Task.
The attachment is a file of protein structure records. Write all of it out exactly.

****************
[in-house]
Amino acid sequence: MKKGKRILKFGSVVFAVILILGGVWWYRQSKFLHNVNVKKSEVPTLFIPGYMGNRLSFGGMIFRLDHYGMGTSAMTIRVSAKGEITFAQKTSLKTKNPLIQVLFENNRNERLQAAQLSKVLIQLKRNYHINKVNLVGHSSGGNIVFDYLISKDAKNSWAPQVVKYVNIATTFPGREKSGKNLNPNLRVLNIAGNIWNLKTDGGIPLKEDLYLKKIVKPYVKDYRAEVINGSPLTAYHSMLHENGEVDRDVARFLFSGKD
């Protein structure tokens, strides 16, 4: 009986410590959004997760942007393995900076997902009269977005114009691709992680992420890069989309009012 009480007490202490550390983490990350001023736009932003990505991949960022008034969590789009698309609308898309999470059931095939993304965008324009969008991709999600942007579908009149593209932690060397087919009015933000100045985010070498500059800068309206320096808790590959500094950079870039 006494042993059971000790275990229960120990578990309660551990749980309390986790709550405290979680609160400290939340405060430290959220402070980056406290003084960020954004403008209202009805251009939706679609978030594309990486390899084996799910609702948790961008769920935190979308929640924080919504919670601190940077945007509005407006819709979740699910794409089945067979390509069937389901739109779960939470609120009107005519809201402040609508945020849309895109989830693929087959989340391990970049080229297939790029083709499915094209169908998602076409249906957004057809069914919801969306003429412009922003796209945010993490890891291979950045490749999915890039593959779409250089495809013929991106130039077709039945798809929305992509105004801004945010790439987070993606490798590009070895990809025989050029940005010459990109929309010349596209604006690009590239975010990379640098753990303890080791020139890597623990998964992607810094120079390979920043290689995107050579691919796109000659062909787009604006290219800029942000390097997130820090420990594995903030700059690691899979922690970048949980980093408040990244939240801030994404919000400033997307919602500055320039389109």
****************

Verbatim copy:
[in-house]
Amino acid sequence: MKKGKRILKFGSVVFAVILILGGVWWYRQSKFLHNVNVKKSEVPTLFIPGYMGNRLSFGGMIFRLDHYGMGTSAMTIRVSAKGEITFAQKTSLKTKNPLIQVLFENNRNERLQAAQLSKVLIQLKRNYHINKVNLVGHSSGGNIVFDYLISKDAKNSWAPQVVKYVNIATTFPGREKSGKNLNPNLRVLNIAGNIWNLKTDGGIPLKEDLYLKKIVKPYVKDYRAEVINGSPLTAYHSMLHENGEVDRDVARFLFSGKD
């Protein structure tokens, strides 16, 4: 009986410590959004997760942007393995900076997902009269977005114009691709992680992420890069989309009012 009480007490202490550390983490990350001023736009932003990505991949960022008034969590789009698309609308898309999470059931095939993304965008324009969008991709999600942007579908009149593209932690060397087919009015933000100045985010070498500059800068309206320096808790590959500094950079870039 006494042993059971000790275990229960120990578990309660551990749980309390986790709550405290979680609160400290939340405060430290959220402070980056406290003084960020954004403008209202009805251009939706679609978030594309990486390899084996799910609702948790961008769920935190979308929640924080919504919670601190940077945007509005407006819709979740699910794409089945067979390509069937389901739109779960939470609120009107005519809201402040609508945020849309895109989830693929087959989340391990970049080229297939790029083709499915094209169908998602076409249906957004057809069914919801969306003429412009922003796209945010993490890891291979950045490749999915890039593959779409250089495809013929991106130039077709039945798809929305992509105004801004945010790439987070993606490798590009070895990809025989050029940005010459990109929309010349596209604006690009590239975010990379640098753990303890080791020139890597623990998964992607810094120079390979920043290689995107050579691919796109000659062909787009604006290219800029942000390097997130820090420990594995903030700059690691899979922690970048949980980093408040990244939240801030994404919000400033997307919602500055320039389109």